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Osteoarthritis in Dogs

Osteoarthritis is the most common form of arthritis seen in dogs and may affect up to 30% of the population.  It more often manifests in older dogs and can have vague and non-specific signs, such as

  • reluctance to exercise
  • decreased overall activity
  • stiffness
  • lameness
  • inability to jump
  • changes in gait such as ‘bunny hopping’
  • pain on manipulation of joints
  • behavioral changes such as aggression, restlessness at night.

It is a chronic disease in dogs and arises mostly as a sequel to joint problems like cranial cruciate ligament disease, hip dysplasia and elbow dysplasia.  There is loss of the cartilage within the joint as well as new bone formation around the joint.  Both of these changes contribute to inflammation and pain within the joint.

Diagnosis is made on physical examination and confirmed with X-rays or other advanced imaging such as MRI or CT scans.

Our treatment recommendations are multi-modal (include different approaches to help relieve pain and increase activity levels).  We look at each individual animal and determine the best plan in consultation with the owner. We may look to use a combination of the following:

  • Nonsteroidal anti-inflammatory drugs
  • Adjunctive pain medications
  • Joint supplements
  • Weight control
  • Activity modification
  • Rehabilitation therapy (physiotherapy)
  • Acupuncture
  • Low level laser therapy
  • Stem cell therapy
  • Surgery (different options depending on the joint involved, some of these are referred to a specialist surgeon).

We are able to offer a lot for the arthritic dogs and cats in our practice and below are a few more details of some of them:

Rehabilitation therapy:  This involves assessing the musculoskeletal system of the animal and then creating a treatment plan to minimise pain, improve function and quality of life.  Gail uses a combination of therapies – manual therapy, acupuncture, laser therapy, therapeutic exercise and exercise modification.  It is suitable for dogs starting to suffer from arthritis and also post surgery or injury, to regain full function and ensure a safe return to work or sport.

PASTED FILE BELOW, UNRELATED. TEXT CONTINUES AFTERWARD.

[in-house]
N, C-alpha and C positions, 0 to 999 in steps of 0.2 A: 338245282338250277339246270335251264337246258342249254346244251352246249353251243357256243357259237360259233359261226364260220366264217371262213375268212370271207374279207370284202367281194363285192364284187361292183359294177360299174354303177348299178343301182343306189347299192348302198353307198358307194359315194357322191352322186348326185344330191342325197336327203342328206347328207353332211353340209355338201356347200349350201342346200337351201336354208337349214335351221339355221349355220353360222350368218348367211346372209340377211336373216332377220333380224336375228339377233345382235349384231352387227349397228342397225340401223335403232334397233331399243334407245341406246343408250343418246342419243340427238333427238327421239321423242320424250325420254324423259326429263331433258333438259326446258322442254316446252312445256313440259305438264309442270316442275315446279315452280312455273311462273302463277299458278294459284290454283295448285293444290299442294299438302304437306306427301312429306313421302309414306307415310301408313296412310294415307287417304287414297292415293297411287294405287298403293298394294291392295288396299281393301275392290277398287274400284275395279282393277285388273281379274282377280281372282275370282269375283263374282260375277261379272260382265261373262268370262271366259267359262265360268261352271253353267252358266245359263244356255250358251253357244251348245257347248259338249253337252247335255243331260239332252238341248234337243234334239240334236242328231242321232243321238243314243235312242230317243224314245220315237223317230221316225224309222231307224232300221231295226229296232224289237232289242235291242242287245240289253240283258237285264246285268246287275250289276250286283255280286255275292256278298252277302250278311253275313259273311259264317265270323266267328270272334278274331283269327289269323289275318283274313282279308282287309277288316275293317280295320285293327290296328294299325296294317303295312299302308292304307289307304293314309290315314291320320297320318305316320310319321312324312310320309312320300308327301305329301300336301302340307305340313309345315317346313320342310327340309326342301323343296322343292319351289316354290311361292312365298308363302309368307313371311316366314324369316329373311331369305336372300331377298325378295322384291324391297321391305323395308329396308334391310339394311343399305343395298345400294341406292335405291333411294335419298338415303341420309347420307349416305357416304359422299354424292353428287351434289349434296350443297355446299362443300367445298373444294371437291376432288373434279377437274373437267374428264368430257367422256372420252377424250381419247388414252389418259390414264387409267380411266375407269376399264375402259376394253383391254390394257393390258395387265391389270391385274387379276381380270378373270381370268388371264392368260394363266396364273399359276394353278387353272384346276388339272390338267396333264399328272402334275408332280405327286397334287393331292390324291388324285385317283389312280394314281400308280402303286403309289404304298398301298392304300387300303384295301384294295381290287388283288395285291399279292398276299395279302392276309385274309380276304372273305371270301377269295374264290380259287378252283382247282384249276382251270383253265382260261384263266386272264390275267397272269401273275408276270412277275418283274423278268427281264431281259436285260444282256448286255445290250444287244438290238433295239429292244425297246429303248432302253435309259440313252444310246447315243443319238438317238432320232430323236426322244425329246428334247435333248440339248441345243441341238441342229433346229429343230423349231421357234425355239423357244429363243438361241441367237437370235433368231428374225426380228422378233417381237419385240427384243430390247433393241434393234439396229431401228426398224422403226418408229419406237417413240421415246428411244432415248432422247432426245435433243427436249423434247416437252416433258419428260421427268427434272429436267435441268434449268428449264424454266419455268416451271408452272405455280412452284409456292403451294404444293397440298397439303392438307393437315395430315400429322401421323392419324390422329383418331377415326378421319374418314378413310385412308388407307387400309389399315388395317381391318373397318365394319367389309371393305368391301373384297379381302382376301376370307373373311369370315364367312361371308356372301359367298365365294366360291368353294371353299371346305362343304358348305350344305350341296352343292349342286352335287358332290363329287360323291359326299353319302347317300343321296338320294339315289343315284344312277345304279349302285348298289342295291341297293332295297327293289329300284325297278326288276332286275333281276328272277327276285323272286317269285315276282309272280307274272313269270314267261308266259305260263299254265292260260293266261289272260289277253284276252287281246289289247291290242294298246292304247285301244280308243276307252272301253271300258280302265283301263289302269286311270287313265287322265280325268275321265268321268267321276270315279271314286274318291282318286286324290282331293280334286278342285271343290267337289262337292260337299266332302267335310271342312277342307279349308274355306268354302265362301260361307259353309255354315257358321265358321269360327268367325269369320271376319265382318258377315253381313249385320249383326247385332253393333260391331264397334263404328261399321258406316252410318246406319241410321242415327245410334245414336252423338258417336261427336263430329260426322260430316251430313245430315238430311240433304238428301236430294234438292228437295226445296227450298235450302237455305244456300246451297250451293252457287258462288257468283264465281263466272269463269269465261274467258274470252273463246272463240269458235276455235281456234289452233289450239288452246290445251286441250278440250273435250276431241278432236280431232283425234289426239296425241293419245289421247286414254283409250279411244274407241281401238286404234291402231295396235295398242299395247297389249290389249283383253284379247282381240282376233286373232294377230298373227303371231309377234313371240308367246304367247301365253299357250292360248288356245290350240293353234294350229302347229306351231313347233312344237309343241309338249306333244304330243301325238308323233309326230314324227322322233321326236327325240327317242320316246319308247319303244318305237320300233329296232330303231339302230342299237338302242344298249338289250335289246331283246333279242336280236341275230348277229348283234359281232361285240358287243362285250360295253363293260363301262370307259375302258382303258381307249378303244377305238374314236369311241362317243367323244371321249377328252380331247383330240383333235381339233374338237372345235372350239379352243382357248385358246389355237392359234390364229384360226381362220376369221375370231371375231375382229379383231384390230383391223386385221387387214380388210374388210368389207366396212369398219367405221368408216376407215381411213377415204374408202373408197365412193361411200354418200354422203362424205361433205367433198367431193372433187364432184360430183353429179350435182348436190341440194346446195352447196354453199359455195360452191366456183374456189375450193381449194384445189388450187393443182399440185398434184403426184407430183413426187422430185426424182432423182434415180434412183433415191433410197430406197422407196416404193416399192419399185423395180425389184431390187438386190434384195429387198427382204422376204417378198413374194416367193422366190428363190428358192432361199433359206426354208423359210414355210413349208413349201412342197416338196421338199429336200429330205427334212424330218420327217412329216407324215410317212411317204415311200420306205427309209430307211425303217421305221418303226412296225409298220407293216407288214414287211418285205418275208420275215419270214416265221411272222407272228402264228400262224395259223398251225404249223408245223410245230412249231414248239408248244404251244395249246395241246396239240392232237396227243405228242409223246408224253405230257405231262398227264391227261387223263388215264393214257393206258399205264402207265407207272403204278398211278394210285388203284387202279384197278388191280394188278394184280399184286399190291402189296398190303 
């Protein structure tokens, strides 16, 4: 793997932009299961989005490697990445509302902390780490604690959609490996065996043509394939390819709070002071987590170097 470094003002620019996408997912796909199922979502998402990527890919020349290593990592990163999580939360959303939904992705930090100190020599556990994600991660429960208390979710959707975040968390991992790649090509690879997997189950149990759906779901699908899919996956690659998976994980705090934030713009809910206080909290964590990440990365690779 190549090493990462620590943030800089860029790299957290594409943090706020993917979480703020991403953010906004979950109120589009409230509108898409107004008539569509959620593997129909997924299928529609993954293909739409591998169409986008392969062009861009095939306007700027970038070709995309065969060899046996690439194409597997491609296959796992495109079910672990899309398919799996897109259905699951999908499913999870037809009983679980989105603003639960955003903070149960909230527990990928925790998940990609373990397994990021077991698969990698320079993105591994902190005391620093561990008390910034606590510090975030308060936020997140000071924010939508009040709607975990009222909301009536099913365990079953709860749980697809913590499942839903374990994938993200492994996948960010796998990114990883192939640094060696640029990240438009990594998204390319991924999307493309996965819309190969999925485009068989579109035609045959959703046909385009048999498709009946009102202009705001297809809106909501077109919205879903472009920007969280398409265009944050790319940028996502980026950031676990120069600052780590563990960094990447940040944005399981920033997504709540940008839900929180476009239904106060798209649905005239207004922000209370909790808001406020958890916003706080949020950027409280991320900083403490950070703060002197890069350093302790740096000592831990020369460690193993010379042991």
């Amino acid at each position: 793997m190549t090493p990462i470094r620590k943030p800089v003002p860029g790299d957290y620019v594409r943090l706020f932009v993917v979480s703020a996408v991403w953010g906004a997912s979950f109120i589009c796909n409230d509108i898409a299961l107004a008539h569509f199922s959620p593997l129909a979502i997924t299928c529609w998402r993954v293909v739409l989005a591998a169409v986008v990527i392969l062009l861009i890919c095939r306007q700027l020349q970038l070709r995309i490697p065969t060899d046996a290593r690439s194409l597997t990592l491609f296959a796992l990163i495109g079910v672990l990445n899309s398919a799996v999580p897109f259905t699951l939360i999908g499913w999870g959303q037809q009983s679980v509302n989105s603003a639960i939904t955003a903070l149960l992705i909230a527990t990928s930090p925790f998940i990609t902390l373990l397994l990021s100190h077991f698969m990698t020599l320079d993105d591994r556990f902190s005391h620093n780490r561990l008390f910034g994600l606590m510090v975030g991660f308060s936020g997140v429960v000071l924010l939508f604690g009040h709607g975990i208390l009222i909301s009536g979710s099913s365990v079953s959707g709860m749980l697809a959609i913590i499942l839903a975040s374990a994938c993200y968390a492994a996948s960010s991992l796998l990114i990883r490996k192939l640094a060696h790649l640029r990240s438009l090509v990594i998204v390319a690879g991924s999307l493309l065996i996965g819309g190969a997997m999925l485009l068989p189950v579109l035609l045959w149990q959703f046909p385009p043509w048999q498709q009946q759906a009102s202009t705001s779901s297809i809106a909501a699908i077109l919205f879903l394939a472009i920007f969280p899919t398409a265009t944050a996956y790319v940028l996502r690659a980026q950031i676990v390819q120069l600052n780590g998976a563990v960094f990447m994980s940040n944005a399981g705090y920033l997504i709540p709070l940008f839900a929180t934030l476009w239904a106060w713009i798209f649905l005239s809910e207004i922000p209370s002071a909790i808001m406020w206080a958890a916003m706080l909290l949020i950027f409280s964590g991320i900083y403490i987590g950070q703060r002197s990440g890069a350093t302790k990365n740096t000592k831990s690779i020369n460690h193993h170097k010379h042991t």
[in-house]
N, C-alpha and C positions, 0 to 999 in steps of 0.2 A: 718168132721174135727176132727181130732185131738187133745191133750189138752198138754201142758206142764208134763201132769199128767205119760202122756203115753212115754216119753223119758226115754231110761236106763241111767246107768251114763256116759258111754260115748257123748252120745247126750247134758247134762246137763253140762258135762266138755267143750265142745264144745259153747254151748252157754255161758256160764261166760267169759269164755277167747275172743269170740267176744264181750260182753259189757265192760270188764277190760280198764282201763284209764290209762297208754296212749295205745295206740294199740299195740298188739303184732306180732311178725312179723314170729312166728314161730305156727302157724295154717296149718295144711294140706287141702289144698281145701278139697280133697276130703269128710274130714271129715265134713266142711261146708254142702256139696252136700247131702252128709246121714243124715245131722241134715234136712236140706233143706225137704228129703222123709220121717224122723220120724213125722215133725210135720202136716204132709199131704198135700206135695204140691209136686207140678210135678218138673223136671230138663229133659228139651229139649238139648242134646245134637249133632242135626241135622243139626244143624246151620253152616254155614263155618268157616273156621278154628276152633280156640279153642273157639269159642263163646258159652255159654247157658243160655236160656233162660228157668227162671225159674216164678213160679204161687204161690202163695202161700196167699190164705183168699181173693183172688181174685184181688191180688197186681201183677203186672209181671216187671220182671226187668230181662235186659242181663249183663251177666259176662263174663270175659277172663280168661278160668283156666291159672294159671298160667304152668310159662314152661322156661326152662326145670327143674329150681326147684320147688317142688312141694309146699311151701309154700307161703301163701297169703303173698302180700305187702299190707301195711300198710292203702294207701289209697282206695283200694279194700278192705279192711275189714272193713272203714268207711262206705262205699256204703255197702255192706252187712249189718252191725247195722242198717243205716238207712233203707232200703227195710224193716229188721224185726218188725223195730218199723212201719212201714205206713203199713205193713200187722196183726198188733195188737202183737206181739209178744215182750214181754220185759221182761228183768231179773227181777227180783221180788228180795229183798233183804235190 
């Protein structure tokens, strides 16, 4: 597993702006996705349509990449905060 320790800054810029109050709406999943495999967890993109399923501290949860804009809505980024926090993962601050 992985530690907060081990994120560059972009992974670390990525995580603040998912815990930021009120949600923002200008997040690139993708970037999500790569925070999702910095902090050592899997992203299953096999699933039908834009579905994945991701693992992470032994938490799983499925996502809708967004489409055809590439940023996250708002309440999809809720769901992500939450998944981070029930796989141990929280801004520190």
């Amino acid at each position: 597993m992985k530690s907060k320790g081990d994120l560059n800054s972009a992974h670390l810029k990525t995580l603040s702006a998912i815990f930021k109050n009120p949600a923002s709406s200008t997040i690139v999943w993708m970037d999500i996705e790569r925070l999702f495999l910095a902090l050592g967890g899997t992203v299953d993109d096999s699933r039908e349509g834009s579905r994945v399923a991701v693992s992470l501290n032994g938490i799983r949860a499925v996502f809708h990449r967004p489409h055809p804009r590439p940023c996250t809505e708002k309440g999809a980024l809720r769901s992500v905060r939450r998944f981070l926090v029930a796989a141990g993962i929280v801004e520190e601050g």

Acupuncture:  the insertion of fine needles into the body tissues where nerve bundles and blood vessels come together, often described as acupuncture points along meridians. Acupuncture enhances blood circulation, nervous system stimulation, and the release of anti-inflammatory and pain relieving hormones.  It can also be used to calm nervous animals, stimulate appetite and help control nausea.

Low level laser therapy: We have two class 3b lasers which we use on companion animals and horses.  It relieves pain, reduces inflammation and increases the speed of healing.  It is safe and effective and well tolerated.  It can be used to treat fractures; tendon, muscle and ligament injuries; wounds; skin problems, arthritis and degenerative joint conditions; chronic and acute inflammation; and pain.

Stem cell therapy:  this can be used to help reduce the inflammation inside the joints and thereby provide in some cases quite profound relief from pain.  Owners often report a much improved demeanour, level of activity and appetite in their animal after treatment.  It can be used alongside tendon/joint surgery to improve the healing response.  We are able to offer this treatment in all of our branches, if it is deemed appropriate for the patient. 

Joint supplements:  there are a lot of supplements on the market and we are happy to help select an appropriate and good quality product for your animal. 




Our Clinics

North Canterbury Veterinary Clinics operates four clinics throughout the Hurunui region.